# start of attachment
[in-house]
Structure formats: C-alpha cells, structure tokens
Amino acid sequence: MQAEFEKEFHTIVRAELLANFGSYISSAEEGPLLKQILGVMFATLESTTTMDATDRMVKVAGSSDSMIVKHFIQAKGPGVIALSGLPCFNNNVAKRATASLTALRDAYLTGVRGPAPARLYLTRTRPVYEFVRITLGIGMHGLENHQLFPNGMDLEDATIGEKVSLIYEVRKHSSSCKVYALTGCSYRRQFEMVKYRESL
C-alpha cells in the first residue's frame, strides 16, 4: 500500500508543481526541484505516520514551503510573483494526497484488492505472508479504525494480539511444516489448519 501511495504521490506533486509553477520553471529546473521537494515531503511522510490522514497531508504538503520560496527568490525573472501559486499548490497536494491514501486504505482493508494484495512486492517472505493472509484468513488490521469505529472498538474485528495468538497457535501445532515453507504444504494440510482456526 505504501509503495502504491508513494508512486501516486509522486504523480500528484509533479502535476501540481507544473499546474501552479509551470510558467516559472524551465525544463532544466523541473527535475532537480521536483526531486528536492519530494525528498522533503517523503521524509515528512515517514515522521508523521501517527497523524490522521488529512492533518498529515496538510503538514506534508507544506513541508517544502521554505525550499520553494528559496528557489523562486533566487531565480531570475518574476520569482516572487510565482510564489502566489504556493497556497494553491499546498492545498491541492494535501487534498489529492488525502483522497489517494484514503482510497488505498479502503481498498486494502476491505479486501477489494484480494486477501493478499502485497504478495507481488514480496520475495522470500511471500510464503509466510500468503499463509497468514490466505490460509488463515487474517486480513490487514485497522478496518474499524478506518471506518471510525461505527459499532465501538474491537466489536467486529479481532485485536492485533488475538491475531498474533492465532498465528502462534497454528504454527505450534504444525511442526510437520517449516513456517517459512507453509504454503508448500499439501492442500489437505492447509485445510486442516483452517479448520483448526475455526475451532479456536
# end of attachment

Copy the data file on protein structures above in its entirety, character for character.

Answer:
[in-house]
Structure formats: C-alpha cells, structure tokens
Amino acid sequence: MQAEFEKEFHTIVRAELLANFGSYISSAEEGPLLKQILGVMFATLESTTTMDATDRMVKVAGSSDSMIVKHFIQAKGPGVIALSGLPCFNNNVAKRATASLTALRDAYLTGVRGPAPARLYLTRTRPVYEFVRITLGIGMHGLENHQLFPNGMDLEDATIGEKVSLIYEVRKHSSSCKVYALTGCSYRRQFEMVKYRESL
C-alpha cells in the first residue's frame, strides 16, 4: 500500500508543481526541484505516520514551503510573483494526497484488492505472508479504525494480539511444516489448519 501511495504521490506533486509553477520553471529546473521537494515531503511522510490522514497531508504538503520560496527568490525573472501559486499548490497536494491514501486504505482493508494484495512486492517472505493472509484468513488490521469505529472498538474485528495468538497457535501445532515453507504444504494440510482456526 505504501509503495502504491508513494508512486501516486509522486504523480500528484509533479502535476501540481507544473499546474501552479509551470510558467516559472524551465525544463532544466523541473527535475532537480521536483526531486528536492519530494525528498522533503517523503521524509515528512515517514515522521508523521501517527497523524490522521488529512492533518498529515496538510503538514506534508507544506513541508517544502521554505525550499520553494528559496528557489523562486533566487531565480531570475518574476520569482516572487510565482510564489502566489504556493497556497494553491499546498492545498491541492494535501487534498489529492488525502483522497489517494484514503482510497488505498479502503481498498486494502476491505479486501477489494484480494486477501493478499502485497504478495507481488514480496520475495522470500511471500510464503509466510500468503499463509497468514490466505490460509488463515487474517486480513490487514485497522478496518474499524478506518471506518471510525461505527459499532465501538474491537466489536467486529479481532485485536492485533488475538491475531498474533492465532498465528502462534497454528504454527505450534504444525511442526510437520517449516513456517517459512507453509504454503508448500499439501492442500489437505492447509485445510486442516483452517479448520483448526475455526475451532479456536